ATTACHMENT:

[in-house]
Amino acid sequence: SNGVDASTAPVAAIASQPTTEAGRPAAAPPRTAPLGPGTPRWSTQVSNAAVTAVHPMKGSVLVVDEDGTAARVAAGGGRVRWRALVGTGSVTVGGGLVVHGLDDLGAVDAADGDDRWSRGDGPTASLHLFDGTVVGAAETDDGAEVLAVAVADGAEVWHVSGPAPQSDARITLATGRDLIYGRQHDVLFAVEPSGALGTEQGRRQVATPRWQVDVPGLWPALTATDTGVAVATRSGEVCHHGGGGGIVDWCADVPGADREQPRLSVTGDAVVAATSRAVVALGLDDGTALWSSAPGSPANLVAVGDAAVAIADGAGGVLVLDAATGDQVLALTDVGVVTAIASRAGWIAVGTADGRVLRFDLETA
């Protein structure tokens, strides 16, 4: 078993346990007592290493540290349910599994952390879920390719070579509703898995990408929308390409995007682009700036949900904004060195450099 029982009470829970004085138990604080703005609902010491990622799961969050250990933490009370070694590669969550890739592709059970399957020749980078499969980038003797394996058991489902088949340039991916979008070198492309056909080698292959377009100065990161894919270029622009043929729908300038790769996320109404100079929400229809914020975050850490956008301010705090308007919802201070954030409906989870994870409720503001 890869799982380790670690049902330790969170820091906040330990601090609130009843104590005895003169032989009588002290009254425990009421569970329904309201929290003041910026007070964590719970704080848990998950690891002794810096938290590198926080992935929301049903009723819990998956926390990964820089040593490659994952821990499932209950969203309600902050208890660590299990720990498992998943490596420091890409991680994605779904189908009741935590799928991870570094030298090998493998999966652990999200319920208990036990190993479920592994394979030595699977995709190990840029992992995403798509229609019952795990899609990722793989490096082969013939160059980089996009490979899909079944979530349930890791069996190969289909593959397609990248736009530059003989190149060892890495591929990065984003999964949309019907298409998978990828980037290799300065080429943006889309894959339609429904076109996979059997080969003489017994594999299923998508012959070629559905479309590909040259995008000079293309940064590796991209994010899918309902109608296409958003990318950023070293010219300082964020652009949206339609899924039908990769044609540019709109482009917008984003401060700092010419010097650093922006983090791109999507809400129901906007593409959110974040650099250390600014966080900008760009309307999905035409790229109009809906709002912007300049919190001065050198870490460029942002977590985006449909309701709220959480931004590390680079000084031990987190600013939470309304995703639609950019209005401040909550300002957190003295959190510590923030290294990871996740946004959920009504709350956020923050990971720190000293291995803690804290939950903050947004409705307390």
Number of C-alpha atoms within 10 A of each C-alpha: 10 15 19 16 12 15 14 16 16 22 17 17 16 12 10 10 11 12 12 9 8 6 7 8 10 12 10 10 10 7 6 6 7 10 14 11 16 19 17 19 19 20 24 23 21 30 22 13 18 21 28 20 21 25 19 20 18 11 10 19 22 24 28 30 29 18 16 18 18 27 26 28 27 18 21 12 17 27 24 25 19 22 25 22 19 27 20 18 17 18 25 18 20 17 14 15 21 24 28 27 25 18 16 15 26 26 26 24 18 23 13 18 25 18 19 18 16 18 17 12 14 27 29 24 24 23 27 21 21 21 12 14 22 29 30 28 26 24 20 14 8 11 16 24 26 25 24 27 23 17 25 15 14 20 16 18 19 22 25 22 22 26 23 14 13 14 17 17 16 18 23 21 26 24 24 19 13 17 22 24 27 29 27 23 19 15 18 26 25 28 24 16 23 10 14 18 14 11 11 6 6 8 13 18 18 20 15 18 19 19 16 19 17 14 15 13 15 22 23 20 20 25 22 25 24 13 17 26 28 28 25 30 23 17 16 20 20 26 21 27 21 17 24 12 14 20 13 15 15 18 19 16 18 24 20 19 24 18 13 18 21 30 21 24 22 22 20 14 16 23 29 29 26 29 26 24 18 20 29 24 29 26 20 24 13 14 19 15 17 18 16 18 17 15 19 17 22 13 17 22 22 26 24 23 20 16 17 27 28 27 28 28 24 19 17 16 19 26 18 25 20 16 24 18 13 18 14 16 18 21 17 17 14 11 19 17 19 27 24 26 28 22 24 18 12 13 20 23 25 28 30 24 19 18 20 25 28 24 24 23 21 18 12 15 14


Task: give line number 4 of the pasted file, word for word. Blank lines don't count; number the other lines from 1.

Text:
Number of C-alpha atoms within 10 A of each C-alpha: 10 15 19 16 12 15 14 16 16 22 17 17 16 12 10 10 11 12 12 9 8 6 7 8 10 12 10 10 10 7 6 6 7 10 14 11 16 19 17 19 19 20 24 23 21 30 22 13 18 21 28 20 21 25 19 20 18 11 10 19 22 24 28 30 29 18 16 18 18 27 26 28 27 18 21 12 17 27 24 25 19 22 25 22 19 27 20 18 17 18 25 18 20 17 14 15 21 24 28 27 25 18 16 15 26 26 26 24 18 23 13 18 25 18 19 18 16 18 17 12 14 27 29 24 24 23 27 21 21 21 12 14 22 29 30 28 26 24 20 14 8 11 16 24 26 25 24 27 23 17 25 15 14 20 16 18 19 22 25 22 22 26 23 14 13 14 17 17 16 18 23 21 26 24 24 19 13 17 22 24 27 29 27 23 19 15 18 26 25 28 24 16 23 10 14 18 14 11 11 6 6 8 13 18 18 20 15 18 19 19 16 19 17 14 15 13 15 22 23 20 20 25 22 25 24 13 17 26 28 28 25 30 23 17 16 20 20 26 21 27 21 17 24 12 14 20 13 15 15 18 19 16 18 24 20 19 24 18 13 18 21 30 21 24 22 22 20 14 16 23 29 29 26 29 26 24 18 20 29 24 29 26 20 24 13 14 19 15 17 18 16 18 17 15 19 17 22 13 17 22 22 26 24 23 20 16 17 27 28 27 28 28 24 19 17 16 19 26 18 25 20 16 24 18 13 18 14 16 18 21 17 17 14 11 19 17 19 27 24 26 28 22 24 18 12 13 20 23 25 28 30 24 19 18 20 25 28 24 24 23 21 18 12 15 14